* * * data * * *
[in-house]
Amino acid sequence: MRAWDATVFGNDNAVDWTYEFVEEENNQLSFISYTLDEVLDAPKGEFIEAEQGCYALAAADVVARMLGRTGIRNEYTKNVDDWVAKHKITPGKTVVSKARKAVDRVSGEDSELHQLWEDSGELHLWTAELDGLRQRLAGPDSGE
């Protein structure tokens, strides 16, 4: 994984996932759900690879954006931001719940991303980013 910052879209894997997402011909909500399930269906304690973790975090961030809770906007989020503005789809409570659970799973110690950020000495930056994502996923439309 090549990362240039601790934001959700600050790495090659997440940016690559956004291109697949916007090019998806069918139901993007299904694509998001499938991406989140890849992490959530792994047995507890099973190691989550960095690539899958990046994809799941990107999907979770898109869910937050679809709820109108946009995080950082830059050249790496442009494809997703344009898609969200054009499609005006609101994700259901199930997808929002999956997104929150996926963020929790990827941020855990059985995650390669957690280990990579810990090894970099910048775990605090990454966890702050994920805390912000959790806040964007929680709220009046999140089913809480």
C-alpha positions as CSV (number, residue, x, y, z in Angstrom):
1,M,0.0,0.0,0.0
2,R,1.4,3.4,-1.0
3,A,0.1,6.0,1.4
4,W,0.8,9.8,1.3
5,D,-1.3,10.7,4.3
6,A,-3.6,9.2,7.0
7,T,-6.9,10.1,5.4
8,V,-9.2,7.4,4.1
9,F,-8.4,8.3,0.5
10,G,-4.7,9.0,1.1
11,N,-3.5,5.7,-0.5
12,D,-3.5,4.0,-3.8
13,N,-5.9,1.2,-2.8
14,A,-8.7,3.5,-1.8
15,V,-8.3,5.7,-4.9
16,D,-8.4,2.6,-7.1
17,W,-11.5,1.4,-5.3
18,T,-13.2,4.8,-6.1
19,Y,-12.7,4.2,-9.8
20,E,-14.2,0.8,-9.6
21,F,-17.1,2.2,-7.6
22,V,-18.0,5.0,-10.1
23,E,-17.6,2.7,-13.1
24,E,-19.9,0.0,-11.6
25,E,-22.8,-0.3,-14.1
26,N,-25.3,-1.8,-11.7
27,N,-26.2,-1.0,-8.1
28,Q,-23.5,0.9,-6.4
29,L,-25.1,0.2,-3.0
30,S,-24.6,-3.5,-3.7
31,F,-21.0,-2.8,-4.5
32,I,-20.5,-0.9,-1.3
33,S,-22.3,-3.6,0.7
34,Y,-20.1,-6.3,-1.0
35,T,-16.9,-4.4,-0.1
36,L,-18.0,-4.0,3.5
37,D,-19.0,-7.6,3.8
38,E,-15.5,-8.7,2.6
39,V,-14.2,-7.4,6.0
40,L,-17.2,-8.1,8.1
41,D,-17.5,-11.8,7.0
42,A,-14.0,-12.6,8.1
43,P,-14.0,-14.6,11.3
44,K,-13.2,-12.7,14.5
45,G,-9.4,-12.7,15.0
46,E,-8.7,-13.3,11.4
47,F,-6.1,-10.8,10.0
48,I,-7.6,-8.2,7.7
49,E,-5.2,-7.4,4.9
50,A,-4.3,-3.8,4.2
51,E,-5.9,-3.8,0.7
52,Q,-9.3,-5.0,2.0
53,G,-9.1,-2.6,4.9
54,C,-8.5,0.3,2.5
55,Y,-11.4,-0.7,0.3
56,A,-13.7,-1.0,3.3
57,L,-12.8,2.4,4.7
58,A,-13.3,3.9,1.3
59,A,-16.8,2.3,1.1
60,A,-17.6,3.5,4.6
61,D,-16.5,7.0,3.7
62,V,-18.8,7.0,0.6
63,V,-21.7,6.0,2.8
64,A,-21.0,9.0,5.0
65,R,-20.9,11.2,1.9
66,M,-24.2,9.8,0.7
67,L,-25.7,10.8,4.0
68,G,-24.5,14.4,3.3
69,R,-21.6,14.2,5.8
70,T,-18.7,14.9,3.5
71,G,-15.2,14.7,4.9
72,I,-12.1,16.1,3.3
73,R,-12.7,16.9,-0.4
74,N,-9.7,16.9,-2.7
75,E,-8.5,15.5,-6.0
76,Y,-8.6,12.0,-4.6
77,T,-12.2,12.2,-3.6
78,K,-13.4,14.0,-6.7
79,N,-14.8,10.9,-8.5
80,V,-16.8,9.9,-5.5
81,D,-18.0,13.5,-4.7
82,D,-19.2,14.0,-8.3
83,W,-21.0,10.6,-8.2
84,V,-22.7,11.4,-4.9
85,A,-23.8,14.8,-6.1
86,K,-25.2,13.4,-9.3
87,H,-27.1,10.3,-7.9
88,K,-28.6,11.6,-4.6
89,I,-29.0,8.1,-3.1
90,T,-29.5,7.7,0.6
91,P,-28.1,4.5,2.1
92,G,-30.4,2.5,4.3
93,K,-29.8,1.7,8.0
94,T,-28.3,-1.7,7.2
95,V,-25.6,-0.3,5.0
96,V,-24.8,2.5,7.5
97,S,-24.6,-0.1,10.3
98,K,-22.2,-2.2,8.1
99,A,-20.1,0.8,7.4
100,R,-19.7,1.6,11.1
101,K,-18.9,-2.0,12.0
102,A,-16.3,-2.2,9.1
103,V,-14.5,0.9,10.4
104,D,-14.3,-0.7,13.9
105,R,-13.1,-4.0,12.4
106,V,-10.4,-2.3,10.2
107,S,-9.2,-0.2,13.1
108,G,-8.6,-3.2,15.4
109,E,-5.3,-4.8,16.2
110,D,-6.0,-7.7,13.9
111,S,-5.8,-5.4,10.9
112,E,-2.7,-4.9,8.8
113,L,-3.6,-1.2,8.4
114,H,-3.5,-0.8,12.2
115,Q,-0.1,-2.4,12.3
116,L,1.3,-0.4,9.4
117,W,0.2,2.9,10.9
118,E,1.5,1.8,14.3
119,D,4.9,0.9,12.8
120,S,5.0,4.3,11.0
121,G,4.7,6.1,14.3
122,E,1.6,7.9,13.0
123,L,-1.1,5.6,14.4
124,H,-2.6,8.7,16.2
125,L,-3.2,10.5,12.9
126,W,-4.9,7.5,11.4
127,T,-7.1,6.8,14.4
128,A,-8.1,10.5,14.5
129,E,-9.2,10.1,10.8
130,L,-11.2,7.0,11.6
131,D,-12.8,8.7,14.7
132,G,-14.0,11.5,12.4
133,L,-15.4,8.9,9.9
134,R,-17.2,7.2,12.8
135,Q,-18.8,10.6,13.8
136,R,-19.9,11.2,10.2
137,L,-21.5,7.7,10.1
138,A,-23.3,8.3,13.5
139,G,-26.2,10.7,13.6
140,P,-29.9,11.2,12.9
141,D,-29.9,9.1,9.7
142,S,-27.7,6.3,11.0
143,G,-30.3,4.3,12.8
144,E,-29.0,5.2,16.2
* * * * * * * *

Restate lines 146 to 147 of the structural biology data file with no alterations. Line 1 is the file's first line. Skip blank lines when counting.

142,S,-27.7,6.3,11.0
143,G,-30.3,4.3,12.8